Boehner Says House Will Not Accept "Clean" Funding Bill From The Senate

Tyler Durden's picture

First the House passed a spending bill that would avert a September 30 government shutdown, and extending government funding to November 15, however with an Obamacare defunding provision. Naturally, the Senate struck it down, and would propose a clean funding bill ex-any Obamacare defunding provisions, with a funding provision for an additional month. Moments ago, Boehner made it clear that the House is unlikely to accept a clean spending bill from the Senate, increasing the chances of a government shutdown after Sept. 30. "I don’t see that happening," Boehner told reporters at a Capitol press conference. So back to square zero, with Congress nowhere closer to a compromise, a continuing resolution just as unlikely as it was before the latest episode of grandstanding began, and five days left until government shuts itself down.

More from The Hill:

The Senate is expected to strip out the House GOP’s provision defunding ObamaCare, but it may not pass the bill until Saturday, giving the House little time to act before a shutdown. Republican leaders broadly want to shift the fiscal battle to the debt ceiling, but they may try one more round of legislative ping-pong on the spending bill to satisfy the demands of conservatives and try to extract a modest concession from Democrats.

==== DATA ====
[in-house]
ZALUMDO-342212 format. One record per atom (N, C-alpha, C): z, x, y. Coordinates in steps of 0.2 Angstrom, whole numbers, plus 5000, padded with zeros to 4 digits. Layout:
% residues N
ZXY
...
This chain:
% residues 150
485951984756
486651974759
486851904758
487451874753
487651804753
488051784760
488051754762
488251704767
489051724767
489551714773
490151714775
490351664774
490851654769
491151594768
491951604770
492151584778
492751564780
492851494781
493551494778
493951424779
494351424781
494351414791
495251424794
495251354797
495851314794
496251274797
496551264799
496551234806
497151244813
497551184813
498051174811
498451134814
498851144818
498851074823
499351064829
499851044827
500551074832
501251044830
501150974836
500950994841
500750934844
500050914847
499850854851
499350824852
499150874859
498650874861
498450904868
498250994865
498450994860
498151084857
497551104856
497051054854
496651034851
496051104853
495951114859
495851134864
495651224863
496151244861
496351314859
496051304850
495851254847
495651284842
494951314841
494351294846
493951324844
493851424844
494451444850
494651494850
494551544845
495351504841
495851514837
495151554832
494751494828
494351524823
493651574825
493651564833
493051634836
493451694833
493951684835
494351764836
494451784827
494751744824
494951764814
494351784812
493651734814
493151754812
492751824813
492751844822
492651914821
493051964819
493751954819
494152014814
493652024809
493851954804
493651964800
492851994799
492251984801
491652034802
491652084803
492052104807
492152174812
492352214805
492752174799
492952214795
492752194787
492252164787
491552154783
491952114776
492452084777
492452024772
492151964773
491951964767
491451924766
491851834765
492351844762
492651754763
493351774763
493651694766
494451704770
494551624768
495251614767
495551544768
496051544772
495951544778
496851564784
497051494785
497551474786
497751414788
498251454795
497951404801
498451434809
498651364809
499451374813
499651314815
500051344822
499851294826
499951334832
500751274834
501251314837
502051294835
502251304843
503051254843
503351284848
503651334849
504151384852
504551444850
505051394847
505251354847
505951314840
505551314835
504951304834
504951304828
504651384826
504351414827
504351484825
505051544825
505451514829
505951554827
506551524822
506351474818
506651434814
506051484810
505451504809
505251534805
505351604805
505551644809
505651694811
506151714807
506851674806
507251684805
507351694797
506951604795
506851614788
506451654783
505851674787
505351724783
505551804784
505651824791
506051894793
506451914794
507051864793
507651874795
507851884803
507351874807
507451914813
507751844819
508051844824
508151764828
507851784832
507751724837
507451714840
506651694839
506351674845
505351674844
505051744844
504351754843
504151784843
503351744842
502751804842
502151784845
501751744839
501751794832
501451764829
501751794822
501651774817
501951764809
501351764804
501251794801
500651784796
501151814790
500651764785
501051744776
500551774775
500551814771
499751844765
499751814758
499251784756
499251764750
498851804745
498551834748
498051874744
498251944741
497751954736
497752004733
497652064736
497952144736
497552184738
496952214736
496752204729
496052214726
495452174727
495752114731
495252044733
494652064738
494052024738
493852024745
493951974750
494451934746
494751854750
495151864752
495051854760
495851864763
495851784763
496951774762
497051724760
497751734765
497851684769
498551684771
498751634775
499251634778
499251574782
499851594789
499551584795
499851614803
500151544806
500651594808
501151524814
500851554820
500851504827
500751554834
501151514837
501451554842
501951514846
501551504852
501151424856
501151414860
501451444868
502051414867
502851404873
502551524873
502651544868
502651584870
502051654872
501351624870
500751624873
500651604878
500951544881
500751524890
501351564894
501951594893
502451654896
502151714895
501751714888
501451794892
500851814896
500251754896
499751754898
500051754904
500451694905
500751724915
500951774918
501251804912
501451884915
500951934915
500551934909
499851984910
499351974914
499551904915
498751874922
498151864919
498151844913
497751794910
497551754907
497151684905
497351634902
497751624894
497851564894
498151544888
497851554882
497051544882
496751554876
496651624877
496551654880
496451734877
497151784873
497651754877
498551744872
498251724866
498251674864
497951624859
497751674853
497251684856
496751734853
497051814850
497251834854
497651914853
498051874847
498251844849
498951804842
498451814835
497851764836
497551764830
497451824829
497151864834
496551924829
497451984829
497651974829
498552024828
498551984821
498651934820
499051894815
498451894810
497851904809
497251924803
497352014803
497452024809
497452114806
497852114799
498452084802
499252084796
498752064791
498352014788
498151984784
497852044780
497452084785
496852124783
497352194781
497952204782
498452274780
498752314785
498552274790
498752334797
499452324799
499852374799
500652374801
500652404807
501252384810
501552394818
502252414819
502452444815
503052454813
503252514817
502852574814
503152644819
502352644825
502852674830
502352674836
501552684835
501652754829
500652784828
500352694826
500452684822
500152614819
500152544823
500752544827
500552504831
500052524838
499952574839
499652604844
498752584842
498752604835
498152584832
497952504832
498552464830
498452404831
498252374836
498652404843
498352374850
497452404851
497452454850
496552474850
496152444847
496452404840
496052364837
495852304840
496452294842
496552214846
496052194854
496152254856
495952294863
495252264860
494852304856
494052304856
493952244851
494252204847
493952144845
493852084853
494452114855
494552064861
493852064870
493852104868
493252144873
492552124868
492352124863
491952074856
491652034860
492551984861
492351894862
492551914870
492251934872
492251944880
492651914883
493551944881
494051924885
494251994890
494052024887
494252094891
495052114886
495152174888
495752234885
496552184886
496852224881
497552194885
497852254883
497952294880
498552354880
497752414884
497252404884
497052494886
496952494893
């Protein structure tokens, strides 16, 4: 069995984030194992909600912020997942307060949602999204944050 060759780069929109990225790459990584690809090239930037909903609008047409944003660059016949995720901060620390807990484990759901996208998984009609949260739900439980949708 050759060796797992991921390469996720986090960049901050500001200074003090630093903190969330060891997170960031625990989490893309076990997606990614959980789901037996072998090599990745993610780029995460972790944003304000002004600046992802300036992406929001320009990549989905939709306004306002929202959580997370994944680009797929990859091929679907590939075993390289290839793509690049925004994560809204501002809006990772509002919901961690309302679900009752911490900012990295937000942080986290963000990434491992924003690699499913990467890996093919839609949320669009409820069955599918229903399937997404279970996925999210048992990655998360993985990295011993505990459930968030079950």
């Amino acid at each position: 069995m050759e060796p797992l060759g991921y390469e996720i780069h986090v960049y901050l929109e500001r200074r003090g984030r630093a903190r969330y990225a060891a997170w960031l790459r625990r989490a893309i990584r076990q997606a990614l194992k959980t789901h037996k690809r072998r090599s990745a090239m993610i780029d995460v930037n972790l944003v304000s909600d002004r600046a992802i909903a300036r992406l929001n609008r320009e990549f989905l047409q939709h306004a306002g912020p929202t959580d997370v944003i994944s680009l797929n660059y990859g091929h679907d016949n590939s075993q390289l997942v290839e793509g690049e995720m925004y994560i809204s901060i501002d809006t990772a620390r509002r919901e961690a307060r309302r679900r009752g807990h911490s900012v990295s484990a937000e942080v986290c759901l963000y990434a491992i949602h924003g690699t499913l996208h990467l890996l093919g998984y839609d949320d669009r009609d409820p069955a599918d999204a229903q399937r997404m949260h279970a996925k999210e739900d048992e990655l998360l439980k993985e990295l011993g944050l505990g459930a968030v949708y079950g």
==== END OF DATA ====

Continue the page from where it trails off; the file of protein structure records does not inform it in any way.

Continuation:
Boehner refused to say what the House might try to attach to the spending bill. He also did not address the possibility that the House would move a short, one-week continuing resolution to buy more time for the two chambers to negotiate a longer compromise.

 

“I’ve made it clear now for months and months and months that we have no interest in seeing the government shut down, but we’ve got to address the spending problems that we have in this town,” Boehner said. “So there will be options available to us. There is not going to be any speculation on what we are going to do or not do until the Senate passes their bill.”

Is this the reason why the market hiccuped just as it was spiking on hopes that all shall be well again? It is unclear, but we find it curious: after all, long gone is any pretense that Congress is in charge - after all, all that is needed is for Schumer to tell Janet Yellen to "get to work Mr (sic) Chairman" and all concerns will be promptly wiped away as usual.